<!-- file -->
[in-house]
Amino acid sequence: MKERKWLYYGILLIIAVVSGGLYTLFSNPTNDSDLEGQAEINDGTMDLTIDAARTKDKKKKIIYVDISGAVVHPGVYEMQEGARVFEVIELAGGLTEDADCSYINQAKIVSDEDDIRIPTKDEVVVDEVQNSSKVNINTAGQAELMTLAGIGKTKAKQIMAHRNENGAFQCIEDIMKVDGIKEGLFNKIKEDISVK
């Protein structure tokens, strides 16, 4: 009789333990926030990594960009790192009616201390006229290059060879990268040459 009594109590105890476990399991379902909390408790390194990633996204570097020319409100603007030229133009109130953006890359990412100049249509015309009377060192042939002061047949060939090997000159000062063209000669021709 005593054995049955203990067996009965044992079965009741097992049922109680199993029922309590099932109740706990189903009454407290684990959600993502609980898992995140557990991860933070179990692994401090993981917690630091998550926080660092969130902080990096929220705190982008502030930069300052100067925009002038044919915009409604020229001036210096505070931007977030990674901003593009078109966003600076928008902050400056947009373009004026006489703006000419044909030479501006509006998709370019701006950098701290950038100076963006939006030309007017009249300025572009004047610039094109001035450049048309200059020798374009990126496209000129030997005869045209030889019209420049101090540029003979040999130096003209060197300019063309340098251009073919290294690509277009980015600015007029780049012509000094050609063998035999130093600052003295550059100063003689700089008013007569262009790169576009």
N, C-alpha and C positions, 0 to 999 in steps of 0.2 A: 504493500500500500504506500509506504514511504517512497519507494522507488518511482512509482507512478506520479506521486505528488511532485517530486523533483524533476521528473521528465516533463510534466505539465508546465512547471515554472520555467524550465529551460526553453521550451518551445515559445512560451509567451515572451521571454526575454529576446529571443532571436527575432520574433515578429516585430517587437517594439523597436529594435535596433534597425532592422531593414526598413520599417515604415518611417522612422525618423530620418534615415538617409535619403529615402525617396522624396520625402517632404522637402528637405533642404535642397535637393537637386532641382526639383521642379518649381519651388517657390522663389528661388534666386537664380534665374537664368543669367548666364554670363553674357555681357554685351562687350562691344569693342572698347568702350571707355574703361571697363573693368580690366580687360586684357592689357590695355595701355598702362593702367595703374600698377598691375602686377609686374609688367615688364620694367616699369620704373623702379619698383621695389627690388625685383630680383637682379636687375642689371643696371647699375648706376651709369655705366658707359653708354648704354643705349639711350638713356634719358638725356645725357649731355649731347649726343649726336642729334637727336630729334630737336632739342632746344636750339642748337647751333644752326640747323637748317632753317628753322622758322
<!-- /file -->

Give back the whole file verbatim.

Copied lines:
[in-house]
Amino acid sequence: MKERKWLYYGILLIIAVVSGGLYTLFSNPTNDSDLEGQAEINDGTMDLTIDAARTKDKKKKIIYVDISGAVVHPGVYEMQEGARVFEVIELAGGLTEDADCSYINQAKIVSDEDDIRIPTKDEVVVDEVQNSSKVNINTAGQAELMTLAGIGKTKAKQIMAHRNENGAFQCIEDIMKVDGIKEGLFNKIKEDISVK
């Protein structure tokens, strides 16, 4: 009789333990926030990594960009790192009616201390006229290059060879990268040459 009594109590105890476990399991379902909390408790390194990633996204570097020319409100603007030229133009109130953006890359990412100049249509015309009377060192042939002061047949060939090997000159000062063209000669021709 005593054995049955203990067996009965044992079965009741097992049922109680199993029922309590099932109740706990189903009454407290684990959600993502609980898992995140557990991860933070179990692994401090993981917690630091998550926080660092969130902080990096929220705190982008502030930069300052100067925009002038044919915009409604020229001036210096505070931007977030990674901003593009078109966003600076928008902050400056947009373009004026006489703006000419044909030479501006509006998709370019701006950098701290950038100076963006939006030309007017009249300025572009004047610039094109001035450049048309200059020798374009990126496209000129030997005869045209030889019209420049101090540029003979040999130096003209060197300019063309340098251009073919290294690509277009980015600015007029780049012509000094050609063998035999130093600052003295550059100063003689700089008013007569262009790169576009």
N, C-alpha and C positions, 0 to 999 in steps of 0.2 A: 504493500500500500504506500509506504514511504517512497519507494522507488518511482512509482507512478506520479506521486505528488511532485517530486523533483524533476521528473521528465516533463510534466505539465508546465512547471515554472520555467524550465529551460526553453521550451518551445515559445512560451509567451515572451521571454526575454529576446529571443532571436527575432520574433515578429516585430517587437517594439523597436529594435535596433534597425532592422531593414526598413520599417515604415518611417522612422525618423530620418534615415538617409535619403529615402525617396522624396520625402517632404522637402528637405533642404535642397535637393537637386532641382526639383521642379518649381519651388517657390522663389528661388534666386537664380534665374537664368543669367548666364554670363553674357555681357554685351562687350562691344569693342572698347568702350571707355574703361571697363573693368580690366580687360586684357592689357590695355595701355598702362593702367595703374600698377598691375602686377609686374609688367615688364620694367616699369620704373623702379619698383621695389627690388625685383630680383637682379636687375642689371643696371647699375648706376651709369655705366658707359653708354648704354643705349639711350638713356634719358638725356645725357649731355649731347649726343649726336642729334637727336630729334630737336632739342632746344636750339642748337647751333644752326640747323637748317632753317628753322622758322